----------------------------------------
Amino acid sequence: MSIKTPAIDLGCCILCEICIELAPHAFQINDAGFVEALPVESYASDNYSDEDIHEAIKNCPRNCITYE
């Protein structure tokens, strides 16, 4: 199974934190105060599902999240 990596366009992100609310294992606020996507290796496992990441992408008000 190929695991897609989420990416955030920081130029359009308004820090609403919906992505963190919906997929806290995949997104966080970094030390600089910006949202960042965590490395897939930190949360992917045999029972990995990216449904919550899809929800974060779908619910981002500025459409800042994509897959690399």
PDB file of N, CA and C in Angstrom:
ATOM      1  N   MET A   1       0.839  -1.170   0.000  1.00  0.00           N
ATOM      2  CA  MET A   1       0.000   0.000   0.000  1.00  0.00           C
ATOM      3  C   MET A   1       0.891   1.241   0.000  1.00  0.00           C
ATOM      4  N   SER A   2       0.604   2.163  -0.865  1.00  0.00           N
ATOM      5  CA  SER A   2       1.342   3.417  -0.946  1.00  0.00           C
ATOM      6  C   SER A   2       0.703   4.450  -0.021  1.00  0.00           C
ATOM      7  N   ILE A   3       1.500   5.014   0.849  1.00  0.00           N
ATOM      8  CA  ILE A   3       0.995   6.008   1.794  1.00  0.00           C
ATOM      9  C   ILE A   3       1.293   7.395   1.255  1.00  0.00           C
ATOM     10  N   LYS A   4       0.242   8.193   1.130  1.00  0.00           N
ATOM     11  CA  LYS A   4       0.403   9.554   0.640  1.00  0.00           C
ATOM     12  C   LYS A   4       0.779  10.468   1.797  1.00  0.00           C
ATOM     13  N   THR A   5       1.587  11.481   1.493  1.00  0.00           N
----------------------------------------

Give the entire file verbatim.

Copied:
Amino acid sequence: MSIKTPAIDLGCCILCEICIELAPHAFQINDAGFVEALPVESYASDNYSDEDIHEAIKNCPRNCITYE
């Protein structure tokens, strides 16, 4: 199974934190105060599902999240 990596366009992100609310294992606020996507290796496992990441992408008000 190929695991897609989420990416955030920081130029359009308004820090609403919906992505963190919906997929806290995949997104966080970094030390600089910006949202960042965590490395897939930190949360992917045999029972990995990216449904919550899809929800974060779908619910981002500025459409800042994509897959690399």
PDB file of N, CA and C in Angstrom:
ATOM      1  N   MET A   1       0.839  -1.170   0.000  1.00  0.00           N
ATOM      2  CA  MET A   1       0.000   0.000   0.000  1.00  0.00           C
ATOM      3  C   MET A   1       0.891   1.241   0.000  1.00  0.00           C
ATOM      4  N   SER A   2       0.604   2.163  -0.865  1.00  0.00           N
ATOM      5  CA  SER A   2       1.342   3.417  -0.946  1.00  0.00           C
ATOM      6  C   SER A   2       0.703   4.450  -0.021  1.00  0.00           C
ATOM      7  N   ILE A   3       1.500   5.014   0.849  1.00  0.00           N
ATOM      8  CA  ILE A   3       0.995   6.008   1.794  1.00  0.00           C
ATOM      9  C   ILE A   3       1.293   7.395   1.255  1.00  0.00           C
ATOM     10  N   LYS A   4       0.242   8.193   1.130  1.00  0.00           N
ATOM     11  CA  LYS A   4       0.403   9.554   0.640  1.00  0.00           C
ATOM     12  C   LYS A   4       0.779  10.468   1.797  1.00  0.00           C
ATOM     13  N   THR A   5       1.587  11.481   1.493  1.00  0.00           N